For the experimental group, the levels of anticoagulant knowledge and medication compliance were increased from 5.7±1.2 (first assessment) to 6.8±1.4 (3- month, t=-6.1; p=0.000) and 6.6±1.6 (6-momth, t=-3.9; p<.001). Significant improvements were found in the single items as “observing the symptoms or signs of abnormal bleeding”, “purpose of taking anticoagulant” and “medication precautions”. When comparing 3 groups, we found that the highest knowledge score of anticoagulant was the standard group, but there was no significant difference between experimental and control group both in the first assessment and post-test. Overall, the lowest score items of anticoagulant knowledge were “diet adjustment “and “medication precautions” both in pre-test and post-test.

When “disturbances of anticoagulant” as an issue in the experimental group, the levels significantly increased from 0.9±1.1 (first assessment) to 1.7±1.9 (6-momth, t=-1.74; p=0.01) in experimental group. In addition, most patients worry about ” incidence of stroke or thrombus” and “frequent blood test” in first assessment. However, more participants worried about “medication side effects” in 6-month follow-up. As for QoL, in first assessment, participants in experimental group reported their ranges of QoL were 58 to 83, where “role restriction due to physical problems”, “general health” and “vitality “ were the worst ones reported. When compared with the first assessment, participants reported significantly decreased “social function” (t=2.0, p=0.046) and “mental health” (t=3.9, p=0.00). Additionally, age, gender, married status, education level, stroke, congestive heart failure, past surgery, comorbidity, bleeding experience and medication disturbances affected participants’ subgroup QoL in the first assessmen among 122 AF patients who were taking Warfarin.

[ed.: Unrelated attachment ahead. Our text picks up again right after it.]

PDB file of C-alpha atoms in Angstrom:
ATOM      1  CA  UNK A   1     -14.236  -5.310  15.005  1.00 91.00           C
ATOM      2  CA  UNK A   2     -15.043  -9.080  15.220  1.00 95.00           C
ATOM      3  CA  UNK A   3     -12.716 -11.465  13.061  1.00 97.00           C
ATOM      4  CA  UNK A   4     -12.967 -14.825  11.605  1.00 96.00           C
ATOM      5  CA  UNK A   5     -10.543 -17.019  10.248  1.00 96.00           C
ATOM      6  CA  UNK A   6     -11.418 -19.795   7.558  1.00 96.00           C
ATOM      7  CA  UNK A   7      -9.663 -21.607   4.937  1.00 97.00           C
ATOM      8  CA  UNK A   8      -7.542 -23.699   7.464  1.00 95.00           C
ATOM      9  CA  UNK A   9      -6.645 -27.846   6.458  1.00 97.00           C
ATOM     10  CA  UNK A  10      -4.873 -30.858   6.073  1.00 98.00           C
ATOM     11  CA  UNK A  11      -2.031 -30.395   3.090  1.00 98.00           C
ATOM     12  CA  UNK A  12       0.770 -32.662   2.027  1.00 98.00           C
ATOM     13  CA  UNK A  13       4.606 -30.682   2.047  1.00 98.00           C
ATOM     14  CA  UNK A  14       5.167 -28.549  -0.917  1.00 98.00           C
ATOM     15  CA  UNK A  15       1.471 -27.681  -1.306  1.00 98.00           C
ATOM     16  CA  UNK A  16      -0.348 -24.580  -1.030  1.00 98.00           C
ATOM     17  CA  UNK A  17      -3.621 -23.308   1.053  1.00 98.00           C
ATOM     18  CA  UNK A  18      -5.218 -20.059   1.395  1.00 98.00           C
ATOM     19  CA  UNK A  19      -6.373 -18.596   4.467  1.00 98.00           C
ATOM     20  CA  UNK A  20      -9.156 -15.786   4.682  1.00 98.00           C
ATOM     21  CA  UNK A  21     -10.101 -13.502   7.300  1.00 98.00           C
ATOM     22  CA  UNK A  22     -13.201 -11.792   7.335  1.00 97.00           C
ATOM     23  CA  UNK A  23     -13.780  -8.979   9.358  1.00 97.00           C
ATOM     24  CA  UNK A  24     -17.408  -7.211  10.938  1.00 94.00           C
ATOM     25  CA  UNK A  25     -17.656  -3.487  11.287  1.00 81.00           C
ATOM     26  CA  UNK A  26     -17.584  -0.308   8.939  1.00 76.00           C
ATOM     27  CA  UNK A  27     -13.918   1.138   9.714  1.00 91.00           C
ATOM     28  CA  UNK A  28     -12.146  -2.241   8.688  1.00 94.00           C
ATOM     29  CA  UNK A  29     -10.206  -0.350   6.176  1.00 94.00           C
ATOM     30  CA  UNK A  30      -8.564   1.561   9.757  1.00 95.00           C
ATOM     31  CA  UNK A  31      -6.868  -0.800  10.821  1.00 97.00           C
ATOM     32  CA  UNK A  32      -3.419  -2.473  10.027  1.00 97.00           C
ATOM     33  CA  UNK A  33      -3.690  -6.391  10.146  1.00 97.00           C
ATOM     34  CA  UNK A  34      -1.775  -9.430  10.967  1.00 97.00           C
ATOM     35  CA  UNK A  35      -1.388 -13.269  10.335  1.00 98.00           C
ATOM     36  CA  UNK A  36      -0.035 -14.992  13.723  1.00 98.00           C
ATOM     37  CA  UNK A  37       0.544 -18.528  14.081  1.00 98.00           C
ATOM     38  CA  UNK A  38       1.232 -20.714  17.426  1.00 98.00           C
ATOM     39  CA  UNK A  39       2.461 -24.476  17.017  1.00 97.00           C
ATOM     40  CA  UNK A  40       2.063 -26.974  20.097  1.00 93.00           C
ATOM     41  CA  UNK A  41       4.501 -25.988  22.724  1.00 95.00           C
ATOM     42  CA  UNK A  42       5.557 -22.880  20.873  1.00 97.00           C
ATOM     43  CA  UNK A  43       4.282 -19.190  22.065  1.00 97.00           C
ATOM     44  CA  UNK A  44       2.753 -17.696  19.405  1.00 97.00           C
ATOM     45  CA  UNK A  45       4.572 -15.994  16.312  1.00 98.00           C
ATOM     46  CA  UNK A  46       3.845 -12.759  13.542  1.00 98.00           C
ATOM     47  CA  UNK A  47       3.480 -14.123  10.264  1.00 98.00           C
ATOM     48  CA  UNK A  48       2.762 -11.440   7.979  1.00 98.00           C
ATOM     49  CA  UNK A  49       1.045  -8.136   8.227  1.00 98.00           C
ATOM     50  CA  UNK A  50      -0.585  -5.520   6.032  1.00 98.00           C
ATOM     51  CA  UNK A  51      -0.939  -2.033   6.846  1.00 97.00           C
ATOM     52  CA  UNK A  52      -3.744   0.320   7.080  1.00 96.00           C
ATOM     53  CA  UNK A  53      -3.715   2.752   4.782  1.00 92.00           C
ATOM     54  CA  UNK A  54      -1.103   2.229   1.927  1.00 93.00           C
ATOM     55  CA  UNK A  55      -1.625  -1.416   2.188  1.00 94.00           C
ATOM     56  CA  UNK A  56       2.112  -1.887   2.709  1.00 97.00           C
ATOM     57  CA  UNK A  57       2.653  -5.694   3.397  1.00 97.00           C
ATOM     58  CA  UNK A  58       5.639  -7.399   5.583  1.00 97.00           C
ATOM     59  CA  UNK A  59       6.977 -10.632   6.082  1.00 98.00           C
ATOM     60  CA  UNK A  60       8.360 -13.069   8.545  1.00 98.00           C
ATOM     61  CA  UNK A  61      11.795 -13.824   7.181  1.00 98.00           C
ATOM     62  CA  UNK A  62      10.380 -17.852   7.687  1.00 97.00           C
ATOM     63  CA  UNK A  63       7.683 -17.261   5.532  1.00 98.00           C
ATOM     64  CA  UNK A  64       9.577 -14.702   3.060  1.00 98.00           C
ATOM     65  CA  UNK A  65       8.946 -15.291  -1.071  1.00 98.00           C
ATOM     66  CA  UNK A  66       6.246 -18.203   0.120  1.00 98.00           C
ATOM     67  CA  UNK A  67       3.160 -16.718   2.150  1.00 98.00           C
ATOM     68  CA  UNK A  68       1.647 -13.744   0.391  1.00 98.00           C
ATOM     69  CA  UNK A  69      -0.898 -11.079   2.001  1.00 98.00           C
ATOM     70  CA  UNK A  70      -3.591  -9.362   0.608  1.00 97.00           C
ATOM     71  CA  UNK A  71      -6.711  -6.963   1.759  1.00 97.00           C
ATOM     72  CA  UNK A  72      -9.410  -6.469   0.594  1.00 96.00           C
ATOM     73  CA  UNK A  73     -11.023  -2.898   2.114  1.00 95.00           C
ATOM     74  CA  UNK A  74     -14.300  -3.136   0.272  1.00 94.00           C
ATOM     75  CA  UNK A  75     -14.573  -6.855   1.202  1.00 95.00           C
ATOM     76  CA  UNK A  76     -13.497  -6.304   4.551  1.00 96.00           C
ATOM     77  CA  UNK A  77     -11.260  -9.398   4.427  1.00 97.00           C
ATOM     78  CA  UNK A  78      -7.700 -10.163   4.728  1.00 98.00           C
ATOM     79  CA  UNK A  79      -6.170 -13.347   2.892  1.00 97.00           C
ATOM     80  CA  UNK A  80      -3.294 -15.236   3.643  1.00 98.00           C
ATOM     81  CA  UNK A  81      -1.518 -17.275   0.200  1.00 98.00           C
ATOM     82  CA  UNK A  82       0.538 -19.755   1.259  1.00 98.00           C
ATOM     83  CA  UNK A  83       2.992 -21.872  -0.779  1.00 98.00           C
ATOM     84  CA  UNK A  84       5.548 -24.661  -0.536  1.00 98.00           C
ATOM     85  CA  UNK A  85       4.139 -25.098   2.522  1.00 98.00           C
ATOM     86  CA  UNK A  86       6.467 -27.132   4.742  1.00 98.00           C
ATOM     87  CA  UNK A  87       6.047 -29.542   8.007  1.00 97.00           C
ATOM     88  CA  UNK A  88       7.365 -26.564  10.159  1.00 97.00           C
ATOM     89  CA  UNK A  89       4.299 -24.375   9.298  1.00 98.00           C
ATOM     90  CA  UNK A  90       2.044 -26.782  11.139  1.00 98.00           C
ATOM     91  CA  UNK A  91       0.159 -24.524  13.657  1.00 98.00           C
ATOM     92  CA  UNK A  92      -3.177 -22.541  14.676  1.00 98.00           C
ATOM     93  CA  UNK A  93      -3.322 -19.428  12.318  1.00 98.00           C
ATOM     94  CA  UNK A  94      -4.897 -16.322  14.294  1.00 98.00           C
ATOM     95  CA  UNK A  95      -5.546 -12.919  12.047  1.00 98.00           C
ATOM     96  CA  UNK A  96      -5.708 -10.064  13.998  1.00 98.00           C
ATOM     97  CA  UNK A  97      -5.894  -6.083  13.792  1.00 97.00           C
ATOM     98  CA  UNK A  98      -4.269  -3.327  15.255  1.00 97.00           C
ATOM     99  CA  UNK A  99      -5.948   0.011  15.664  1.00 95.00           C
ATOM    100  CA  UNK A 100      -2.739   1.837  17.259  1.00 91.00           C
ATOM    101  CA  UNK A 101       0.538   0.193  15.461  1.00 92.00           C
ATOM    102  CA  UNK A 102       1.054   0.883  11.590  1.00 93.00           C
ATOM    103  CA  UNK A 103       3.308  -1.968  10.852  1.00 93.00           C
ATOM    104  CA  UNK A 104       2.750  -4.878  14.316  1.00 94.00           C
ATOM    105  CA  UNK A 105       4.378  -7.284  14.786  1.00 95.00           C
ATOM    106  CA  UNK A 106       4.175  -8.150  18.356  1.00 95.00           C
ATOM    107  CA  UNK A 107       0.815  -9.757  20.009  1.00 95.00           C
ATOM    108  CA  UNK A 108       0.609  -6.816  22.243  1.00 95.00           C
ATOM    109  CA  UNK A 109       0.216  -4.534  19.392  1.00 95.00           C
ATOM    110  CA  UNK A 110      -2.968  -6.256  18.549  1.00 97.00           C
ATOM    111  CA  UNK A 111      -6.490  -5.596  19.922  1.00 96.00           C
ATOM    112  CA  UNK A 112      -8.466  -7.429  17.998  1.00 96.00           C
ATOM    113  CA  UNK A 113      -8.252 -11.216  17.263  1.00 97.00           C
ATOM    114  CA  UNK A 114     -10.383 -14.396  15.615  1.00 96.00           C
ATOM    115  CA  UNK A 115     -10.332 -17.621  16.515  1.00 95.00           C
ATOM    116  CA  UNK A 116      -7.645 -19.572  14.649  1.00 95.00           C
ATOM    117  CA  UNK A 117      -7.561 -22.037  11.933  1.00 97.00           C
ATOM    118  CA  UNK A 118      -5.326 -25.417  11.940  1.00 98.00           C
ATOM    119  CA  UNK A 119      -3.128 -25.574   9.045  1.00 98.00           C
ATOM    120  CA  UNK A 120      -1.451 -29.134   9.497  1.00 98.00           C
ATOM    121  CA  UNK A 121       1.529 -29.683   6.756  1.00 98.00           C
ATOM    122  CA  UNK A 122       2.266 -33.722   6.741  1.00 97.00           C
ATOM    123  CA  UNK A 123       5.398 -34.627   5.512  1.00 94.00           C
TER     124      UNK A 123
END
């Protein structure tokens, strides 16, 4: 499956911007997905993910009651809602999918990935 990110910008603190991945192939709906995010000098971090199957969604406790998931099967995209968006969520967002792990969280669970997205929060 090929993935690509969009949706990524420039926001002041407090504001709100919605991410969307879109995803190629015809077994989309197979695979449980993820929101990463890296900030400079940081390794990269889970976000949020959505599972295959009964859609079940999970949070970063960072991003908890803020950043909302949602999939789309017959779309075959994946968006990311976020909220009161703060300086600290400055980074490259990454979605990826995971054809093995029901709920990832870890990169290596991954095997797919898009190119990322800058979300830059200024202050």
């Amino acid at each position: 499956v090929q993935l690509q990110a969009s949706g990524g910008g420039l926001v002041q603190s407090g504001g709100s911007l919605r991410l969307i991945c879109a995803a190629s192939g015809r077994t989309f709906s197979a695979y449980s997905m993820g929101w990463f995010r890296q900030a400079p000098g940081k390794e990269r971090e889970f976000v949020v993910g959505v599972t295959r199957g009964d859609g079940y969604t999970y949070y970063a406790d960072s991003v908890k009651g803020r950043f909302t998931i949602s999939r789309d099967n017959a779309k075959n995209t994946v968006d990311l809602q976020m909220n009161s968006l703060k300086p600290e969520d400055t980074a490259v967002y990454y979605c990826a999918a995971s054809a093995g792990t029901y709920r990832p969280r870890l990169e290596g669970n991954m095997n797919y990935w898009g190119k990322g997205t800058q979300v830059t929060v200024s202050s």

Conclusion: The personalized education program could improve the levels of anticoagulant knowledge and medication compliance. However, we still recommend enhancing the subjects of health education over “diet adjustment” and “avoiding medication interaction “among AF patients who are taking Warfarin. We require balancing the effectiveness of health education without causing patients to excessively worry about medication. Otherwise, patients’ QoL is a complicated and important issue. The effectiveness of educational intervention in patients’ QoL is a subjective outcome indicator. The relationships between education intervention, medication disturbances, or other factors and patients’ QoL could be explored in advance. Thus, finding out how to improve real QoL of AF patients’ under Warfarin treatment by increasing their medication knowledge and decreasing medication disturbances are our ultimate goals.